Accurate inference of individual ancestry geographic coordinates within Europe using small panels of genetic markers. P. Paschou, J. Lewis, P. Drineas.I doubt that 23andMe's presentation (last entry above) simply "pertains to the methodology behind their company's Ancestry Painting tool", as Polak speculates. Sounds like something more interesting. Update: I'm right. The abstract has been posted at 23andMe.
Super Y-chromosomes in Eurasia and the impact of social selection and Neolithic transition. P. L. Balaresque, E. Heyer, M. A. Jobling.
Admixture between Ashkenazi Jews and Central Europeans. W. Klitz, L. Gragert, M. Maiers, M. Fernandez-Viña, Y. Ben-Naeh, G. Benedek, C. Brautbar, S. Israel.
Patterns of correlation between genetic ancestry and facial features suggest selection on females is driving differentiation. D. K. Liberton, K. A. Matthes, R. Pereira, T. Frudakis, D. A. Puts, M. D. Shriver.
Fine-scale Population Structure in Worldwide Ethnic Populations as Revealed by Identical by Descent Segments. B. M. Henn, L. Hon, J. M. Macpherson, N. Eriksson, A. Wojcicki, L. Avey, S. Saxonov, J. L. Mountain.
Fine-scale Population Structure in Worldwide Ethnic Populations as Revealed by Identity by Descent Segments
Brenna M. Henn1, Lawrence Hon1, JM Macpherson1, Nick Eriksson1, Anne Wojcicki1, Linda Avey1, Serge Saxonov1, Joanna L. Mountain1*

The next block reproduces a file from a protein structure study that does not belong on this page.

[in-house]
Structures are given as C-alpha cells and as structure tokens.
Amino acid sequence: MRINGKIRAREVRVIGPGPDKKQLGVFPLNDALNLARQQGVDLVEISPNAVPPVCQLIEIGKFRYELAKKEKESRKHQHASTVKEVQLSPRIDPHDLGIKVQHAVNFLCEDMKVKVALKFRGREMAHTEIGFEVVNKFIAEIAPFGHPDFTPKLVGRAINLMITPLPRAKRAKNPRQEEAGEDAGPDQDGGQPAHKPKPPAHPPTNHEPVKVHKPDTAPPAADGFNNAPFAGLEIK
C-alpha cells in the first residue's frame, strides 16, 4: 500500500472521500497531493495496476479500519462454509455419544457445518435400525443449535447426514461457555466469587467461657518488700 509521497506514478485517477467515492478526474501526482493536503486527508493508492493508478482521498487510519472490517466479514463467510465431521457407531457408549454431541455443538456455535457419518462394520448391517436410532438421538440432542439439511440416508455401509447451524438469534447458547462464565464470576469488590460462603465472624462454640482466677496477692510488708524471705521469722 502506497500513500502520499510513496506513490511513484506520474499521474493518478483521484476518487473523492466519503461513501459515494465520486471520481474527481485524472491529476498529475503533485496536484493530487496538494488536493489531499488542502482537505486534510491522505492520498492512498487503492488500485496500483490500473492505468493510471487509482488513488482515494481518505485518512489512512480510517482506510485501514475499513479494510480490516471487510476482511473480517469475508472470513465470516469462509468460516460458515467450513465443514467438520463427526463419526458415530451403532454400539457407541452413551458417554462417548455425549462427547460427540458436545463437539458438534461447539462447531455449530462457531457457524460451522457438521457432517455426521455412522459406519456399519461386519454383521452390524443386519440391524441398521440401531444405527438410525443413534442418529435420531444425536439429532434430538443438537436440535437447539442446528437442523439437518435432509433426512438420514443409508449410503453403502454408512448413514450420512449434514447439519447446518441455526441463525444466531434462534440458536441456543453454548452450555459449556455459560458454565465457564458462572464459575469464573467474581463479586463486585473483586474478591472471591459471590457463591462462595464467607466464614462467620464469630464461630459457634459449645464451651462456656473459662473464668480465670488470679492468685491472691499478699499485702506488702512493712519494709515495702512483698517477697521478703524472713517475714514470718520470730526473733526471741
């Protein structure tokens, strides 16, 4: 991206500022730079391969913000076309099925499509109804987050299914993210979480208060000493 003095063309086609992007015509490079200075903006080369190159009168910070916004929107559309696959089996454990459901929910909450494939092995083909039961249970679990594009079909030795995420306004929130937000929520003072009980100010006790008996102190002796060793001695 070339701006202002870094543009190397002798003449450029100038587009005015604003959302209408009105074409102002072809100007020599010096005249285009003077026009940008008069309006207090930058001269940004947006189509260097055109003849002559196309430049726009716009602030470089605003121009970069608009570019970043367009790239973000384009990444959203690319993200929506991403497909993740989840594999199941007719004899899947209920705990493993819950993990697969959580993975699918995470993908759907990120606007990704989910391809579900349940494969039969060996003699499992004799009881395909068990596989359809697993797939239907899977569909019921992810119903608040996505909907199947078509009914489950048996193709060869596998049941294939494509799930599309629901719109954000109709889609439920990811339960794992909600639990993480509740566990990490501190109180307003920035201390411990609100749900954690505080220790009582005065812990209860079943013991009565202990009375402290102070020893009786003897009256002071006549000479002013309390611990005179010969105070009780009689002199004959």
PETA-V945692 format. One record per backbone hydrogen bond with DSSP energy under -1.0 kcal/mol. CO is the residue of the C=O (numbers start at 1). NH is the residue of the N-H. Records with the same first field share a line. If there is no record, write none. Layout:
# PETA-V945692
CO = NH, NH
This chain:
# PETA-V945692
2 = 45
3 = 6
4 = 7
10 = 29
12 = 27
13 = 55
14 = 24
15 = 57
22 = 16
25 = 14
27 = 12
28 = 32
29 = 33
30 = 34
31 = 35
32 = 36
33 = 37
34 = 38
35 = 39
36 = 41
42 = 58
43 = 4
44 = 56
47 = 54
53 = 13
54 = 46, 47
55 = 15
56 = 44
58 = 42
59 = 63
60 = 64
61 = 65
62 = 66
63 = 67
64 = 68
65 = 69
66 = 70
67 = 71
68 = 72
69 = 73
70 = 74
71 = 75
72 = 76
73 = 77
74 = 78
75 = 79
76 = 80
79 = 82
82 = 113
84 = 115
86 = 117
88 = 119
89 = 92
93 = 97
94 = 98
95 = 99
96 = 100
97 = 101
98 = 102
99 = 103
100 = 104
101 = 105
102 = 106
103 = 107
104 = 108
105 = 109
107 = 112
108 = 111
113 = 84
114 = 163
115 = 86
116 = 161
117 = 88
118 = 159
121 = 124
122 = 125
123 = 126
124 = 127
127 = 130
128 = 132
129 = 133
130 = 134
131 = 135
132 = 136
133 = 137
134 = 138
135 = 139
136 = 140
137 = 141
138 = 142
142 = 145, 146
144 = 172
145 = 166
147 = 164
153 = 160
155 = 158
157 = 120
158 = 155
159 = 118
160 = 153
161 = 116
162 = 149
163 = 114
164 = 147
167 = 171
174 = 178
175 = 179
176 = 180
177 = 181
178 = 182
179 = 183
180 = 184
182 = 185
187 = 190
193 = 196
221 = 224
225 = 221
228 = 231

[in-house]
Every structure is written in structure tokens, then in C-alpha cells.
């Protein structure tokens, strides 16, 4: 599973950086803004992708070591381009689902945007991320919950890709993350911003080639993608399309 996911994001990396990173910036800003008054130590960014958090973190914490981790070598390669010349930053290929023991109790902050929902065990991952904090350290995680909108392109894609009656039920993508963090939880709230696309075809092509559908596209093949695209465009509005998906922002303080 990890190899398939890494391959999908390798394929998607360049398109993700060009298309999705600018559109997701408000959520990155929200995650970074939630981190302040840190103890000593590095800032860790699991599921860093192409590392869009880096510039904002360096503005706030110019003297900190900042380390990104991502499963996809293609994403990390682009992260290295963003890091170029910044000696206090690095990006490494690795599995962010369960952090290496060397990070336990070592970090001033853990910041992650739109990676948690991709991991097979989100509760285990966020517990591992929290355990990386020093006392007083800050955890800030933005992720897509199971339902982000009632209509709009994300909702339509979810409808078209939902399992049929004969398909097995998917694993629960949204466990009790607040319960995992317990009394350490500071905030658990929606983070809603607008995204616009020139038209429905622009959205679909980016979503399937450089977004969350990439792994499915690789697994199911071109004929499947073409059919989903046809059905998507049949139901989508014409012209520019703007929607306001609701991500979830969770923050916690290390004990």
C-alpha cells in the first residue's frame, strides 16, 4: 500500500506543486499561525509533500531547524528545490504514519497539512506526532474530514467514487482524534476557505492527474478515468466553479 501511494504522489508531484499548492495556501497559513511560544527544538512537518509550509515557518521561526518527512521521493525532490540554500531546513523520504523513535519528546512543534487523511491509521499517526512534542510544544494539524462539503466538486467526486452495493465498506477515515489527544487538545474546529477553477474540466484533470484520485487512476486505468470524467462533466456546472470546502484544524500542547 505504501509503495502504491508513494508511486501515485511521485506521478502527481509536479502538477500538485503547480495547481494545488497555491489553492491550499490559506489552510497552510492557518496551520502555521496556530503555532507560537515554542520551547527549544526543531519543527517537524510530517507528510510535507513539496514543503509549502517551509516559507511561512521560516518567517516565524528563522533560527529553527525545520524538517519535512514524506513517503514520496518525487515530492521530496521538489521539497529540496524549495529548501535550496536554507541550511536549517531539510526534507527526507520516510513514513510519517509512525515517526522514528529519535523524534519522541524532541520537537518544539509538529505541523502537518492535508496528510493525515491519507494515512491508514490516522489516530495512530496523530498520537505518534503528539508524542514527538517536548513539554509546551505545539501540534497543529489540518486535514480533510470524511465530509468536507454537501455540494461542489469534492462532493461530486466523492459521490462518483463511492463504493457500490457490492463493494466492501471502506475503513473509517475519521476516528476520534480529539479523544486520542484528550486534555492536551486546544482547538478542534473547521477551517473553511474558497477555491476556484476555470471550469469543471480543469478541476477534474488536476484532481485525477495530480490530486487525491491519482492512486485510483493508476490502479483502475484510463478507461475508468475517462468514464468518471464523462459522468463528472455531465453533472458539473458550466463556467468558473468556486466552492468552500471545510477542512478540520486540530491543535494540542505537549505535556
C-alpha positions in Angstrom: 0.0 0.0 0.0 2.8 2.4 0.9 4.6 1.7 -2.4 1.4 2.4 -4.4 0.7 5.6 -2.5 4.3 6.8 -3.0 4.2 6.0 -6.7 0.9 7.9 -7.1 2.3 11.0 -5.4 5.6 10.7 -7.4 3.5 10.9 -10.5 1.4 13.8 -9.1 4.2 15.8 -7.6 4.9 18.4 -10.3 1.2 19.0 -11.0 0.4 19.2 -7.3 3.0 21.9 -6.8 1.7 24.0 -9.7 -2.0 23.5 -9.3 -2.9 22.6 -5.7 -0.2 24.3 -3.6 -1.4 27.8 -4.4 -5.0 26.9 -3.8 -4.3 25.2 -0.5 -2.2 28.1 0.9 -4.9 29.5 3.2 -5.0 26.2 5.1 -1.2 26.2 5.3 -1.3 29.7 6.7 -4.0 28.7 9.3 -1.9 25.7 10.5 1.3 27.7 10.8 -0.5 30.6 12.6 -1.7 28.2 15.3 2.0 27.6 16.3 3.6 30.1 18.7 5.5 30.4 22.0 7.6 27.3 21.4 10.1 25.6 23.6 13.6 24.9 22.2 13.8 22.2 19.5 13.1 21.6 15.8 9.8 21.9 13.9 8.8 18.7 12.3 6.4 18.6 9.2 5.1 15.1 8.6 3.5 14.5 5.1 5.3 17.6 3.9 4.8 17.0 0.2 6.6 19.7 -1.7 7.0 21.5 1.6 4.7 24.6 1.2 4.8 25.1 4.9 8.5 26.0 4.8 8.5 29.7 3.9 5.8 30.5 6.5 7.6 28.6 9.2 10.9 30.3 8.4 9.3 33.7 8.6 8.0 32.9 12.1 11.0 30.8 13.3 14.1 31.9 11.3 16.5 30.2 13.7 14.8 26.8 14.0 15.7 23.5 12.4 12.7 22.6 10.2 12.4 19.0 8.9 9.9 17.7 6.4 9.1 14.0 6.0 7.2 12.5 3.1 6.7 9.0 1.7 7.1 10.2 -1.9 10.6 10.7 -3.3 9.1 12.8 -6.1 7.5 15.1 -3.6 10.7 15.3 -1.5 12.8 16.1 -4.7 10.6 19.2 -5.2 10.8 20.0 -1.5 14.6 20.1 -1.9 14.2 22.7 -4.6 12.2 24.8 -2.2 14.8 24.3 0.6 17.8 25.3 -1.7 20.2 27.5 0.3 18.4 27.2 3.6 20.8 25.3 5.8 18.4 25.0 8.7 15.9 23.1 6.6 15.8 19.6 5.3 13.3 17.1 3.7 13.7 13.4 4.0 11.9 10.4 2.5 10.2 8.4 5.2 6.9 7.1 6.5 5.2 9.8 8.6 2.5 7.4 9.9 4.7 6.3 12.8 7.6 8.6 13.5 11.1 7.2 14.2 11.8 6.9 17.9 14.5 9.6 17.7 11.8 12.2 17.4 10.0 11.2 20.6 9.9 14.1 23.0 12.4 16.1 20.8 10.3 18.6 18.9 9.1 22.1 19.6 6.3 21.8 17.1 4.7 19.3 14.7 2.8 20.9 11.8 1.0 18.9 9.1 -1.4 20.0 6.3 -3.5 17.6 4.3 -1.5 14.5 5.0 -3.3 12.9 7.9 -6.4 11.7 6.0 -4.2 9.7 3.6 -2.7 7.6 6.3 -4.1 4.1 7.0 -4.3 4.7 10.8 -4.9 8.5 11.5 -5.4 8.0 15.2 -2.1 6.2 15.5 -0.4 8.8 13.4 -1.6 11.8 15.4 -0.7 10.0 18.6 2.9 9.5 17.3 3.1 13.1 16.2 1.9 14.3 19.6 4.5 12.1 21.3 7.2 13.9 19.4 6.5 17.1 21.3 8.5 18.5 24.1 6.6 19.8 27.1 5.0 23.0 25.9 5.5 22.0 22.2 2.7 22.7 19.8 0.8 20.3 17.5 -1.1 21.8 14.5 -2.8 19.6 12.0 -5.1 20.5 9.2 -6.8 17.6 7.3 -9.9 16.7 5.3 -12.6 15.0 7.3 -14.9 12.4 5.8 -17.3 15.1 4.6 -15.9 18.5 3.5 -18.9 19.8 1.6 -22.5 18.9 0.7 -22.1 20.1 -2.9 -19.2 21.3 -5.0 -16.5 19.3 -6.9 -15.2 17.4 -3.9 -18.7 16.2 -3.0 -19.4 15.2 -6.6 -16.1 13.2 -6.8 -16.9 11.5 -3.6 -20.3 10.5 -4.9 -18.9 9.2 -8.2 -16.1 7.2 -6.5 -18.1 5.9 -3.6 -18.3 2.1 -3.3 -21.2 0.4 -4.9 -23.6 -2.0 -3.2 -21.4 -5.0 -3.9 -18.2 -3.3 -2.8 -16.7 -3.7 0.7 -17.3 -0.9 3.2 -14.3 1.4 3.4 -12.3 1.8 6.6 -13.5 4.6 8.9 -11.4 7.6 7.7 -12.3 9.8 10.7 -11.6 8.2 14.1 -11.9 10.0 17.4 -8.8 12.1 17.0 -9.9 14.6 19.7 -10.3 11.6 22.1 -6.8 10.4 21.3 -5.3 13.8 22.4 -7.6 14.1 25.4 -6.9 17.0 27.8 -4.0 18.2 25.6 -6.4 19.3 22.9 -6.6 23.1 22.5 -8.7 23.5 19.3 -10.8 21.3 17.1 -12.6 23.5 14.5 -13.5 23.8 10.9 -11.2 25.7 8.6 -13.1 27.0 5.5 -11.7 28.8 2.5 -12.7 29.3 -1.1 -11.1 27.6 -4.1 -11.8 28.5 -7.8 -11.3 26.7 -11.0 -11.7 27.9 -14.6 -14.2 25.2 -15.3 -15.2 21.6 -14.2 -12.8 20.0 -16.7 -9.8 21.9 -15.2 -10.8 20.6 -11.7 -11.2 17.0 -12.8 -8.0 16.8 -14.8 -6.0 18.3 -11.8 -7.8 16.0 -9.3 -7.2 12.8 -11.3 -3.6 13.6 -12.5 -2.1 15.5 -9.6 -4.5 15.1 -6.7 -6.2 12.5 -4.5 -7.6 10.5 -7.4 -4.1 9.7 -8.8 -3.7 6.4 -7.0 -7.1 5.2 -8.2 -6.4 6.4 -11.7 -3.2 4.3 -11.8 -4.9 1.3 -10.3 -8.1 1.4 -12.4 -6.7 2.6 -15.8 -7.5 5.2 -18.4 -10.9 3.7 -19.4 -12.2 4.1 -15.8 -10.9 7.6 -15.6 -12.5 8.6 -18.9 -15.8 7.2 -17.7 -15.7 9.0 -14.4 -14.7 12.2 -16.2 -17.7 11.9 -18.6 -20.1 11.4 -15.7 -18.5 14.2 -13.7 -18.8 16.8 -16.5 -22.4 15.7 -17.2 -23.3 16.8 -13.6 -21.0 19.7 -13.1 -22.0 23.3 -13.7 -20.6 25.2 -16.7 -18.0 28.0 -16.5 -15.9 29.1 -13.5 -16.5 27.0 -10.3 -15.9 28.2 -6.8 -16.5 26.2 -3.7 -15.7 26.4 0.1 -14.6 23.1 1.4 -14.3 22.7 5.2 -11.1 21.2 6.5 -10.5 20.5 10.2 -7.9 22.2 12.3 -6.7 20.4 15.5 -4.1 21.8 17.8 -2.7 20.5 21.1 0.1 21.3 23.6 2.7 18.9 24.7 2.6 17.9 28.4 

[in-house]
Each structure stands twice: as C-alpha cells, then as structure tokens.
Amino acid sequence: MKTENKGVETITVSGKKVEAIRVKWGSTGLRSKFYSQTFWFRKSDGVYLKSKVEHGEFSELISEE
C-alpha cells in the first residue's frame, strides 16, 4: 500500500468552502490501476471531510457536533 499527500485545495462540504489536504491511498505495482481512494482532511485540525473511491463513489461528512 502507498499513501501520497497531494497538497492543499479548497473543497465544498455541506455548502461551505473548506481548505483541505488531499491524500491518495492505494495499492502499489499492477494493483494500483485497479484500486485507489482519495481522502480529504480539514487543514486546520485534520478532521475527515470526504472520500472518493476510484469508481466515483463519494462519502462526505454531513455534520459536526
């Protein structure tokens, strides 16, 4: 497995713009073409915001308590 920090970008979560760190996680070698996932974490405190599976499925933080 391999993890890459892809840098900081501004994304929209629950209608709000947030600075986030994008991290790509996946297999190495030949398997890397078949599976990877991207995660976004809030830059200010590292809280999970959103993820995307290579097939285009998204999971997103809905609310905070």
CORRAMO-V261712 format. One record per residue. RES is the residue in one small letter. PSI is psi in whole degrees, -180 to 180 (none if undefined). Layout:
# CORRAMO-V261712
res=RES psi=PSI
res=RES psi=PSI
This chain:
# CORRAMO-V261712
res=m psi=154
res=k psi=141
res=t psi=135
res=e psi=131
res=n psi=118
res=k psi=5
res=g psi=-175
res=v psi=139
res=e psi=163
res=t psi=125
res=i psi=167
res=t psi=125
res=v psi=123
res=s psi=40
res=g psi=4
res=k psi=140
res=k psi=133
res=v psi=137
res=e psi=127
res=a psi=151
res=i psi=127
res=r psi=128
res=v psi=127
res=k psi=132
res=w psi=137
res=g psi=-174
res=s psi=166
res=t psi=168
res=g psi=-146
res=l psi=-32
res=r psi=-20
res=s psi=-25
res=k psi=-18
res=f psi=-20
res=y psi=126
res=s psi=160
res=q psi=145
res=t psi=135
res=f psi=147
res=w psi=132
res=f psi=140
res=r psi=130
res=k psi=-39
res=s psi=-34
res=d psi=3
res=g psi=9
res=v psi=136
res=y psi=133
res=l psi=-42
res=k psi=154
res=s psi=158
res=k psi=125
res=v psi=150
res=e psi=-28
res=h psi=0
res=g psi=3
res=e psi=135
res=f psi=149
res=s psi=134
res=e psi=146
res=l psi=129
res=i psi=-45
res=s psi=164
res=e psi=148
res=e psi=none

It is well established that human population genetic diversity reflects continental-level geographic divisions, and that within-continental geographic and linguistic differences contribute to population structure between regions. The continental and regional differences reflect ancient demographic events, such as early migrations Out of Africa into Eurasia. However, it is not clear how recent demographic processes occurring on the order of hundreds, rather than thousands, of years affect patterns of genomic diversity. We analyzed the sharing of DNA identical by descent (IBD) inferred from 580,000 SNPs using a large database of individuals with European ancestry, including a subset identifying as Ashkenazim. We also explored the pairwise distributions of identical by descent segments in populations from the Human Genome Diversity Panel (HGDP-CEPH), a diverse set of ethnic groups from across the world. We observed that the average number and sizes of shared genomic segments differ substantially across the ~55 populations. The different patterns are likely attributable to differences in population histories such as recent bottlenecks and sub-structure. In particular, populations that are highly structured will contain individuals that share elevated amounts of IBD, indicative of recent common ancestry through multiple ancestors. In order to understand the pattern of the observed population-level sharing, we simulated extended pedigrees using empirical data from several populations and calculated the expected amounts of sharing for 1st through 10th cousins. We assumed random mating within each population for the simulations. Interestingly, the average sharing in the simulated distant cousins was consistently less than the observed average sharing in each population sample. This finding indicates the presence of fine-scale population structure for many ethnic groups, such as the Ashkenazim, within the last 10 generations (200-300 years).